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Wednesday, December 03, 2003 - Page updated at 12:00 A.M.
Tulalips put off plan for $1,000 payouts
By Emily Heffter
The Tulalip Tribes board of directors voted last week not to pay tribal members a planned $1,000 Thanksgiving bonus.
They cited big bills associated with the new Tulalip Casino.
"We have obligations that we have to take care of first," said state Rep. John McCoy, D-Marysville, a spokesman for the tribe.
Tribal members voted more than a year ago to take a payout of $10,000 each from casino profits. But tribal leaders said this fall that the tribes couldn't afford to make that payment and maintain tribal services. They lowered the amount to $1,000 and said they would send the money by Thanksgiving.
In a statement last week, the tribal board said it will "continue to work diligently towards distributing funds."
Tulalip member Lorna Henry said the board's decision to cancel the bonuses showed there should be more accountability.
"I just think they've probably mismanaged our profits if they're not able to give us (the bonuses) ... which is a relatively small amount of money," she said. "It really does boil down to accountability. There just is none."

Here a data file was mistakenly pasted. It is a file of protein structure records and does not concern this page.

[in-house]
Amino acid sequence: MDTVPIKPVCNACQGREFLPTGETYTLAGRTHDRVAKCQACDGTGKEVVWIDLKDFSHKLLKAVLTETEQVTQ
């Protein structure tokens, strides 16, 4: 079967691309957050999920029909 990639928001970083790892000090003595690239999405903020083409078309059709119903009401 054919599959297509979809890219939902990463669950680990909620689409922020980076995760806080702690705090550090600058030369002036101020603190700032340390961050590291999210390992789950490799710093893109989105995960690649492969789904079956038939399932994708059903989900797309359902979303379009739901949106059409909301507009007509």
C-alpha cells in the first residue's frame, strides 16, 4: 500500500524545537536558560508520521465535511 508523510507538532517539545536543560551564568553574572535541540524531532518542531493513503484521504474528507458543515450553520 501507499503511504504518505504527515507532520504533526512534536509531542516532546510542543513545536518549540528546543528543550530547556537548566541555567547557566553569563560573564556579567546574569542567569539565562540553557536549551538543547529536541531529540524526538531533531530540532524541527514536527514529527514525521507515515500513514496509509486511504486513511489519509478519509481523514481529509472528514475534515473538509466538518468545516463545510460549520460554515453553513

Many members were counting on the $1,000 for Christmas, Henry said. "For people who are barely making ends meet or people who are not having any income, that's just a huge blow."
The issue is fueling an effort by a faction of the Tulalip Tribes to oust board Chairman Herman Williams Jr. Members will vote at a Dec. 13 meeting whether to keep him in office.
Meanwhile, the tribes have not resolved a second dispute over money. Cory Duskin, who owns Quilceda Pharmacy with his father, Dale Duskin, says the tribes have not fully paid him for members' medication.
Two months ago, Steve Gobin, the tribes' director of health and human services, said he planned to pay the pharmacy.
"I owe him an apology, and I owe him money," Gobin said at the time.
But though Duskin said the pharmacy has received about $12,000 from the tribes, he is still waiting for about $5,000, plus the apology.
McCoy said the tribes were investigating whether they still owed Duskin money.
McCoy said the casino is "performing as expected" but that higher costs associated with the new building, which opened in June, mean the tribes don't have extra money.
A spreadsheet passed out at last week's tribal meeting showed the casino has grossed about $122 million this year $33 million more than in the same period last year at its old location. But after expenses, including a $32.6 million "operating transfer" to the tribes for their government expenses, it is making about $4.5 million less than last year at this time.
Emily Heffter: 425-783-0624 or firstname.lastname@example.org
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